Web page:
This week, James Whomsley builds a small, free-flight model of the Cessna Bird Dog.
The Vintage Model Company is attempting to recapture the spirit the lost age of balsa models through its brand new 'stick and tissue' aircraft designs. They're a pretty new company on the aeromodelling scene, but they've already made an impact. They sent me a couple of kits, so here's my review of the first - a Cessna Bird Dog.
Getting started with the build
The box that the kit comes in is very nicely designed. Yes, it's just a cardboard box, but I appreciate the attention to detail. The aesthetic looks vintage and yet feels clean, modern and precise - just like the kit itself. There's a nice picture of the model to show you what you'll end up with. Each one of these kits costs around £25 in the UK (which is about $32). Not bad at all.
The primary sections of the Cessna to assemble were the wing sections. The center 'hub' was the first part to go together. Each balsa part of this kit is laser cut to extremely fine margins. When I visited the HQ of the Vintage Model Company, I was shown how they were able to get the tolerances so tight - it was impressive to say the least. The results of this attention to detail can certainly be felt when assembling the model. You almost don't even need glue!
Each wing was then assembled from the pre-cut laser ribs. Stringers lined the top and bottom for extra strength and form.
When building a balsa model from a board like this, it's important to try to avoid sticking pins directly through thinner spars, ribs and formers. If new to this medium, check out my article guide for getting into building balsa wood airplanes.
When prised from the board, the finished wing sections were sanded and put aside ready for covering.
The tail sections were also built up at this stage. Again, these were sanded smooth. They went together very easily. Although the manual has detailed instructions, aside from finding the right components, the actual assembly of these parts was very intuitive.
Moving onto the fuselage, this section was mostly assembled away from the main board (which made for a refreshing change). Starting with the sides, formers were added to create a three-dimensional structure. Unfortunately, the components themselves aren't numbered meaning that a reference drawing has to be used to find every part. This adds some unnecessary time to the build, especially as there are at least 100 individual parts to this small kit, but it isn't a massive deal.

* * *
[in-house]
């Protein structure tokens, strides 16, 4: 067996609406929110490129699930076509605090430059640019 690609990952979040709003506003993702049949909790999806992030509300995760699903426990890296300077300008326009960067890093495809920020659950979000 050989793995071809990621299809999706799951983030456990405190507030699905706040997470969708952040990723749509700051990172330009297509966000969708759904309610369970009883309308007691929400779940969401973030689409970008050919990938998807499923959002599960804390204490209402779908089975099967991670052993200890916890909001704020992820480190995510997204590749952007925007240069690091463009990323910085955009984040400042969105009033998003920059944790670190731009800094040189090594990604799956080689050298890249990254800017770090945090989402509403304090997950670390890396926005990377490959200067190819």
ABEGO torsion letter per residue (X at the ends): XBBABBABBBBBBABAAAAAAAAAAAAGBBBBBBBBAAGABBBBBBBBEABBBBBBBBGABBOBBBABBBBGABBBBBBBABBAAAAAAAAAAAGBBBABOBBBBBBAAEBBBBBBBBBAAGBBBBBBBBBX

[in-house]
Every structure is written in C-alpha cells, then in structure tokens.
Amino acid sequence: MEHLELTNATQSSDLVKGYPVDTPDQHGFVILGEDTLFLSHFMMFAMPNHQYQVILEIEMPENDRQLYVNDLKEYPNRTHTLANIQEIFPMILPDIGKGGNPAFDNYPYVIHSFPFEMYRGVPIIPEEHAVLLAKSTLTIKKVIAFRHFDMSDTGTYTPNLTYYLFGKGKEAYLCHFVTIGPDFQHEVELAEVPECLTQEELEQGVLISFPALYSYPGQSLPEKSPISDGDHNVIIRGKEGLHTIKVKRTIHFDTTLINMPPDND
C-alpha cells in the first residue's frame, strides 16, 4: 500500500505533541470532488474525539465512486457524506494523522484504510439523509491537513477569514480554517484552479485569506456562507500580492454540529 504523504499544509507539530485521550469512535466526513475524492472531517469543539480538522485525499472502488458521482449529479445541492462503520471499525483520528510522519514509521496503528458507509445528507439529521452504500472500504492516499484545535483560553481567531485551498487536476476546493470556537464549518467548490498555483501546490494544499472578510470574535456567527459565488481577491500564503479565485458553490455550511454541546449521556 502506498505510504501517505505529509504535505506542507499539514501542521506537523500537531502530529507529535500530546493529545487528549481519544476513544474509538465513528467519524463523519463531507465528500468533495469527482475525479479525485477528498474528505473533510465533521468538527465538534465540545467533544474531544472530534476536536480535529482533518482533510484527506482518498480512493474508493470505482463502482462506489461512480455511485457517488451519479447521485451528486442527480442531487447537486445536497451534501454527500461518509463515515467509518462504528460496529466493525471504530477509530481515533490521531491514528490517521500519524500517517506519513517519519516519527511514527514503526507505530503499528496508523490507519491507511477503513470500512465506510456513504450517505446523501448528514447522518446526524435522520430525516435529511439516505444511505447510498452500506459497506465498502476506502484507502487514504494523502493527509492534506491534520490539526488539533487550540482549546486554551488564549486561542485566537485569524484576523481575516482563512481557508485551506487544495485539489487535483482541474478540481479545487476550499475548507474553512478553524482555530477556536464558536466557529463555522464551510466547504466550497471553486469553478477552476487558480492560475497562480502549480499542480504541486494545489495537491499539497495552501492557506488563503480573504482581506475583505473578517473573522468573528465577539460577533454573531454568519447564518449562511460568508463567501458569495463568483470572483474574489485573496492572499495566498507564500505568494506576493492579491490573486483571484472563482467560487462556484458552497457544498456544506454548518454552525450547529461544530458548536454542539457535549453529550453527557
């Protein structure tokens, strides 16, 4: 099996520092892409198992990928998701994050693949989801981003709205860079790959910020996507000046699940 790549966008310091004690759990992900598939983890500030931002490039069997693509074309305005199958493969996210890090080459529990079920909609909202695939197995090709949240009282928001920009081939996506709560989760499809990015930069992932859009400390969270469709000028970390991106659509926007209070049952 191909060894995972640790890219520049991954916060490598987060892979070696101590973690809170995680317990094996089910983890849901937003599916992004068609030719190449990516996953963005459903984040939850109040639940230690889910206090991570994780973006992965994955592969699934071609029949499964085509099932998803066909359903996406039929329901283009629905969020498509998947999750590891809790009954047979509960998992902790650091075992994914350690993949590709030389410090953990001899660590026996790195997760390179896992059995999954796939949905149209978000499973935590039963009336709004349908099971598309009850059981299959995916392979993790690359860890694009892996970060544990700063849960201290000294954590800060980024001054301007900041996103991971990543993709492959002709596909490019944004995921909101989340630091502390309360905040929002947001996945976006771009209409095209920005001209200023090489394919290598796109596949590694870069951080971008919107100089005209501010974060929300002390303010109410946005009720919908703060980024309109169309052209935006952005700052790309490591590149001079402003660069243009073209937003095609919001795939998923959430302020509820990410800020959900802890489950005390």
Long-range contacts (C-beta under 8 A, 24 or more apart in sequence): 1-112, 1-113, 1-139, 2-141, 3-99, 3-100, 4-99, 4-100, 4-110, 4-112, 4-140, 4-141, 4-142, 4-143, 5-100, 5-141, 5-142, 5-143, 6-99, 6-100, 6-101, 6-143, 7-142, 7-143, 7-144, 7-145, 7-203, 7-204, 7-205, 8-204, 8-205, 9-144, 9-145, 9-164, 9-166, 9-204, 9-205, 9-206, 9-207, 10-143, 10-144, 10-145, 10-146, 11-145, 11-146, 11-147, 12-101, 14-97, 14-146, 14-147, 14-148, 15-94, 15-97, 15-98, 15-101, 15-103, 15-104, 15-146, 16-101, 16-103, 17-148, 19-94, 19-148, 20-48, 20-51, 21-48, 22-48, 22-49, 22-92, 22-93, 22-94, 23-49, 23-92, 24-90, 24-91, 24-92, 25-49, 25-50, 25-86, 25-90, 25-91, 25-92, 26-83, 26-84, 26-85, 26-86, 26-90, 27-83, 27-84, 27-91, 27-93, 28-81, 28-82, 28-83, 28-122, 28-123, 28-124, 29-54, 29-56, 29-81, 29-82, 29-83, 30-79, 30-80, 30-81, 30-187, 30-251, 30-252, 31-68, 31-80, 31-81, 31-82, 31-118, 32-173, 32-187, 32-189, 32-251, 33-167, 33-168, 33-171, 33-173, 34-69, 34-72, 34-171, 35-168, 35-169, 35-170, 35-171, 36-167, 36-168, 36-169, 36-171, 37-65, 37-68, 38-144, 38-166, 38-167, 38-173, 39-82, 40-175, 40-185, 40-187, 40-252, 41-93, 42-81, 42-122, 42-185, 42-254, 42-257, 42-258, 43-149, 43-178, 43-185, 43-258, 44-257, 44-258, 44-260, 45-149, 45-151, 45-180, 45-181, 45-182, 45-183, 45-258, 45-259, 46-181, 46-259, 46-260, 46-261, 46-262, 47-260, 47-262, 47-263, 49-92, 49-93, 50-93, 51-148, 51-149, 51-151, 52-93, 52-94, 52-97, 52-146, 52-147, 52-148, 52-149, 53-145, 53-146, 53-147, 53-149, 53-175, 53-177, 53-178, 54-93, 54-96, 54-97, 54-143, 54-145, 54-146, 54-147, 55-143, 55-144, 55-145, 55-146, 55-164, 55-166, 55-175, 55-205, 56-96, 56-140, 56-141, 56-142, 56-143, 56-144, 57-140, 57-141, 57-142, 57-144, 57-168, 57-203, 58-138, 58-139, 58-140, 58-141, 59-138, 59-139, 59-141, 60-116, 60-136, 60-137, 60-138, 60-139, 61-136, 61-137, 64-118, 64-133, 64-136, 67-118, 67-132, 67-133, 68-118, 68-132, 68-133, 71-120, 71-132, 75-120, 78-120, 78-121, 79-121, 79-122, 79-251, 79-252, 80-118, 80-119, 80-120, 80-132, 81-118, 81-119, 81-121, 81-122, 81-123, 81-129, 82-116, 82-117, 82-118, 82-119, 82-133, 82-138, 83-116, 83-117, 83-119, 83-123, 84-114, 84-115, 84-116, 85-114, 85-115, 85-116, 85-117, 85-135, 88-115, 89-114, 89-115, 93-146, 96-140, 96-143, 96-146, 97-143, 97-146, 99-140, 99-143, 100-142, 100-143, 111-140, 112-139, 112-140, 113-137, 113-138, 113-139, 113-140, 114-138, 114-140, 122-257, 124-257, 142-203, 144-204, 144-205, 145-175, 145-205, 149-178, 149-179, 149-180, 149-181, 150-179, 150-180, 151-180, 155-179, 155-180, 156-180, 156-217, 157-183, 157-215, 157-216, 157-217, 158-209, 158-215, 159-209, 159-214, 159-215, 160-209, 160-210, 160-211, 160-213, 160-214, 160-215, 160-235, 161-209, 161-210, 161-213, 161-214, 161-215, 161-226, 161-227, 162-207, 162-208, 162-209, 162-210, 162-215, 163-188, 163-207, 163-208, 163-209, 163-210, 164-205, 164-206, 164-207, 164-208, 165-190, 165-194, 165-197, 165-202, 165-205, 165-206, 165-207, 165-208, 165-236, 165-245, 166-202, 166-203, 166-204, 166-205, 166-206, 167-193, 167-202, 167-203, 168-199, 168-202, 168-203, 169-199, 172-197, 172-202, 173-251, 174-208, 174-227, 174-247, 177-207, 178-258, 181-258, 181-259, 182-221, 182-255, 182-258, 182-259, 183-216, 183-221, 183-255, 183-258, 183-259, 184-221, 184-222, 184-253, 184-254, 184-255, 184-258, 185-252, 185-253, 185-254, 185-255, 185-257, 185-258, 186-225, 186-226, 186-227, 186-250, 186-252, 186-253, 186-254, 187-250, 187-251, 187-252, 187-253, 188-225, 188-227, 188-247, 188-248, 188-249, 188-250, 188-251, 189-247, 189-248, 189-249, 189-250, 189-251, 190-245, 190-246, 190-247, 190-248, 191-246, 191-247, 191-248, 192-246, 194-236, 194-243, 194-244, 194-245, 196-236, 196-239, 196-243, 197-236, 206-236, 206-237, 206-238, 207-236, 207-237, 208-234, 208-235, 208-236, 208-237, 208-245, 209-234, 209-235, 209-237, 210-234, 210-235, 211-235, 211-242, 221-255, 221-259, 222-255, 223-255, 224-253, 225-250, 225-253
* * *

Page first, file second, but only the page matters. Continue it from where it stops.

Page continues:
The largely finished fuselage appeared before my eyes relatively quickly, owing in part again to the way parts just slot together with ease.
Stringers made up the turtle decks and nose. As this is a free-flight model with a rubber band motor, the nose itself is another piece that is carved from several laminated pieces of balsa stuck together.
With all of the major components completed, an appreciation for how the finished model will look can be gained.
Overall, this first stage of the model's construction has been a great experience. As mentioned repeatedly, it all goes together so smoothly and with a fuss. I had a small problem with getting the dihedral of the wings equal on both sides, but that was probably down to my lack of skill rather than anything! A beginner to balsa wood would absolutely fine building one of these Magnificent Flying Machine models. The whole airframe feels lightweight but very strong, just as it should do.
Look out for part 2 in this build series coming soon!
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Article by James Whomsley
Editor of FliteTest.com